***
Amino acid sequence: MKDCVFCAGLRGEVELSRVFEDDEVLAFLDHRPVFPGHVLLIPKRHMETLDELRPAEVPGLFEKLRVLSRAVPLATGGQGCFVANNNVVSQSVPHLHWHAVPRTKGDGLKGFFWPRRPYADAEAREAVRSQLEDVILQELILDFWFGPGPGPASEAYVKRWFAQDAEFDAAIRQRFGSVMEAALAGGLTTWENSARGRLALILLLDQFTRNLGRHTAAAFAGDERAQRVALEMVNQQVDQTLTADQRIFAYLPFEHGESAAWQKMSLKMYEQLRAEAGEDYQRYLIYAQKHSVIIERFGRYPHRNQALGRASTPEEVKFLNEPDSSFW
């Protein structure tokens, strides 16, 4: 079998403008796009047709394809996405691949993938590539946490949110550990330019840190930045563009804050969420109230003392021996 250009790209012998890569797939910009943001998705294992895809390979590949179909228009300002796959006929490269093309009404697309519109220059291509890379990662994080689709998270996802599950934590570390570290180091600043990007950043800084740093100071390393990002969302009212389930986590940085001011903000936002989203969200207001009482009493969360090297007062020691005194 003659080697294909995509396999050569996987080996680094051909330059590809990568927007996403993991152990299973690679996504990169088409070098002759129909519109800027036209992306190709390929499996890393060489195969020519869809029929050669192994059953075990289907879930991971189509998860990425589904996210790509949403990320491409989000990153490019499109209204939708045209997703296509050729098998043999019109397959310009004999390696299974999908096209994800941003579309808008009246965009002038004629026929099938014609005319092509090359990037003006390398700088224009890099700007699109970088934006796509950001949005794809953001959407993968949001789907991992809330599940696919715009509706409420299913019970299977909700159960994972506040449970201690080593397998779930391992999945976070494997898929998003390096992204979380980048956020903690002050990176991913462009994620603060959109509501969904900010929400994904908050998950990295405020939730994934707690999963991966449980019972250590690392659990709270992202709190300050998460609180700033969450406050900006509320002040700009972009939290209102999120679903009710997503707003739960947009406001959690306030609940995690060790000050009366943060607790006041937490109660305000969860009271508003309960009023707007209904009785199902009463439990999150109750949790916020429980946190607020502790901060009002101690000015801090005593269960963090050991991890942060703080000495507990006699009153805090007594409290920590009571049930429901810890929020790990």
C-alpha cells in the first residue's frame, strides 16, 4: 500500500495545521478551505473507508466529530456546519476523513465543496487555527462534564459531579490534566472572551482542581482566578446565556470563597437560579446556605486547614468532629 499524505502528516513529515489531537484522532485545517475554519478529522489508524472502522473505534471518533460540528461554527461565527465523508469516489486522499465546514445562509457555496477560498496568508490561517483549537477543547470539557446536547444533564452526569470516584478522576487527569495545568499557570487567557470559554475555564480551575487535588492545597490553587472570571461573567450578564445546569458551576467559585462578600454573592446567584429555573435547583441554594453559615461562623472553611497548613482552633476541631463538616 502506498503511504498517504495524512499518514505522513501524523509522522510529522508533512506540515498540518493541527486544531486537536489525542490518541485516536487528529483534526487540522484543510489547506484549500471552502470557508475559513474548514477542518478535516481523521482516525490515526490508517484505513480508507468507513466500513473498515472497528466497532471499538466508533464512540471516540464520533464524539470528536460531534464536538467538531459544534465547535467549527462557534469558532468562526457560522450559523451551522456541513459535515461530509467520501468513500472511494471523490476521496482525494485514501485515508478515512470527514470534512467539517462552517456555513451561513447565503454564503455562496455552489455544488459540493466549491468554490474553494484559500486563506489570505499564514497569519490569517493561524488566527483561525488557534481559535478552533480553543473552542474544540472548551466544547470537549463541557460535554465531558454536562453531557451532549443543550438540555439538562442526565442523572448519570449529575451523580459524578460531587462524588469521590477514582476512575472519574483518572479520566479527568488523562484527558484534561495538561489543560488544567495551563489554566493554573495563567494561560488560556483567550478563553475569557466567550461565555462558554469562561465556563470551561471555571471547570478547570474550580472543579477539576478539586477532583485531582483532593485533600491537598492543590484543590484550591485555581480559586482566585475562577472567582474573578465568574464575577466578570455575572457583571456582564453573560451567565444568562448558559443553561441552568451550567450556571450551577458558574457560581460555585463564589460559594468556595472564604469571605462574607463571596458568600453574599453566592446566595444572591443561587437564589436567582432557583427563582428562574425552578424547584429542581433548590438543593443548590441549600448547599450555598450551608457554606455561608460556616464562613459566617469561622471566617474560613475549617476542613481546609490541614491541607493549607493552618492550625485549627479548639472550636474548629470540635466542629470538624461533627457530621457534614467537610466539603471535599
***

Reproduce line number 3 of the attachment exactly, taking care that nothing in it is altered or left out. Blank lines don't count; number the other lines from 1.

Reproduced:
C-alpha cells in the first residue's frame, strides 16, 4: 500500500495545521478551505473507508466529530456546519476523513465543496487555527462534564459531579490534566472572551482542581482566578446565556470563597437560579446556605486547614468532629 499524505502528516513529515489531537484522532485545517475554519478529522489508524472502522473505534471518533460540528461554527461565527465523508469516489486522499465546514445562509457555496477560498496568508490561517483549537477543547470539557446536547444533564452526569470516584478522576487527569495545568499557570487567557470559554475555564480551575487535588492545597490553587472570571461573567450578564445546569458551576467559585462578600454573592446567584429555573435547583441554594453559615461562623472553611497548613482552633476541631463538616 502506498503511504498517504495524512499518514505522513501524523509522522510529522508533512506540515498540518493541527486544531486537536489525542490518541485516536487528529483534526487540522484543510489547506484549500471552502470557508475559513474548514477542518478535516481523521482516525490515526490508517484505513480508507468507513466500513473498515472497528466497532471499538466508533464512540471516540464520533464524539470528536460531534464536538467538531459544534465547535467549527462557534469558532468562526457560522450559523451551522456541513459535515461530509467520501468513500472511494471523490476521496482525494485514501485515508478515512470527514470534512467539517462552517456555513451561513447565503454564503455562496455552489455544488459540493466549491468554490474553494484559500486563506489570505499564514497569519490569517493561524488566527483561525488557534481559535478552533480553543473552542474544540472548551466544547470537549463541557460535554465531558454536562453531557451532549443543550438540555439538562442526565442523572448519570449529575451523580459524578460531587462524588469521590477514582476512575472519574483518572479520566479527568488523562484527558484534561495538561489543560488544567495551563489554566493554573495563567494561560488560556483567550478563553475569557466567550461565555462558554469562561465556563470551561471555571471547570478547570474550580472543579477539576478539586477532583485531582483532593485533600491537598492543590484543590484550591485555581480559586482566585475562577472567582474573578465568574464575577466578570455575572457583571456582564453573560451567565444568562448558559443553561441552568451550567450556571450551577458558574457560581460555585463564589460559594468556595472564604469571605462574607463571596458568600453574599453566592446566595444572591443561587437564589436567582432557583427563582428562574425552578424547584429542581433548590438543593443548590441549600448547599450555598450551608457554606455561608460556616464562613459566617469561622471566617474560613475549617476542613481546609490541614491541607493549607493552618492550625485549627479548639472550636474548629470540635466542629470538624461533627457530621457534614467537610466539603471535599